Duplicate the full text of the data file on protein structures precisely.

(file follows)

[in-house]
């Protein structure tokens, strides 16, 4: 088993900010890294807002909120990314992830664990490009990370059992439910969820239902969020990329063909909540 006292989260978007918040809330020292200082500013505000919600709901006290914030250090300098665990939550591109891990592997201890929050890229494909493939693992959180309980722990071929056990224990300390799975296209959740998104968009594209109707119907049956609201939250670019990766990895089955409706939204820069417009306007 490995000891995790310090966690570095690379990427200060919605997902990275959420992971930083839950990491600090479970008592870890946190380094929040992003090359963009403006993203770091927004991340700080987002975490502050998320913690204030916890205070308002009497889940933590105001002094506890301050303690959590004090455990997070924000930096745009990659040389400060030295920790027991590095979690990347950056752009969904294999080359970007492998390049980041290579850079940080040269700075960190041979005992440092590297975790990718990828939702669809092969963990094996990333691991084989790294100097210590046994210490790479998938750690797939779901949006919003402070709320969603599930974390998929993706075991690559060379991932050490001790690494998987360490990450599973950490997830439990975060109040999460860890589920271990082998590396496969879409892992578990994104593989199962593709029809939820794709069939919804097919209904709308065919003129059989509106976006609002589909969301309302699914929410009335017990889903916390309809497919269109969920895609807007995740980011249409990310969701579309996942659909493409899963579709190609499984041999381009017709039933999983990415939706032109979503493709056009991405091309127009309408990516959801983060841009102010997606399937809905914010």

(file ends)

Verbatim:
[in-house]
């Protein structure tokens, strides 16, 4: 088993900010890294807002909120990314992830664990490009990370059992439910969820239902969020990329063909909540 006292989260978007918040809330020292200082500013505000919600709901006290914030250090300098665990939550591109891990592997201890929050890229494909493939693992959180309980722990071929056990224990300390799975296209959740998104968009594209109707119907049956609201939250670019990766990895089955409706939204820069417009306007 490995000891995790310090966690570095690379990427200060919605997902990275959420992971930083839950990491600090479970008592870890946190380094929040992003090359963009403006993203770091927004991340700080987002975490502050998320913690204030916890205070308002009497889940933590105001002094506890301050303690959590004090455990997070924000930096745009990659040389400060030295920790027991590095979690990347950056752009969904294999080359970007492998390049980041290579850079940080040269700075960190041979005992440092590297975790990718990828939702669809092969963990094996990333691991084989790294100097210590046994210490790479998938750690797939779901949006919003402070709320969603599930974390998929993706075991690559060379991932050490001790690494998987360490990450599973950490997830439990975060109040999460860890589920271990082998590396496969879409892992578990994104593989199962593709029809939820794709069939919804097919209904709308065919003129059989509106976006609002589909969301309302699914929410009335017990889903916390309809497919269109969920895609807007995740980011249409990310969701579309996942659909493409899963579709190609499984041999381009017709039933999983990415939706032109979503493709056009991405091309127009309408990516959801983060841009102010997606399937809905914010």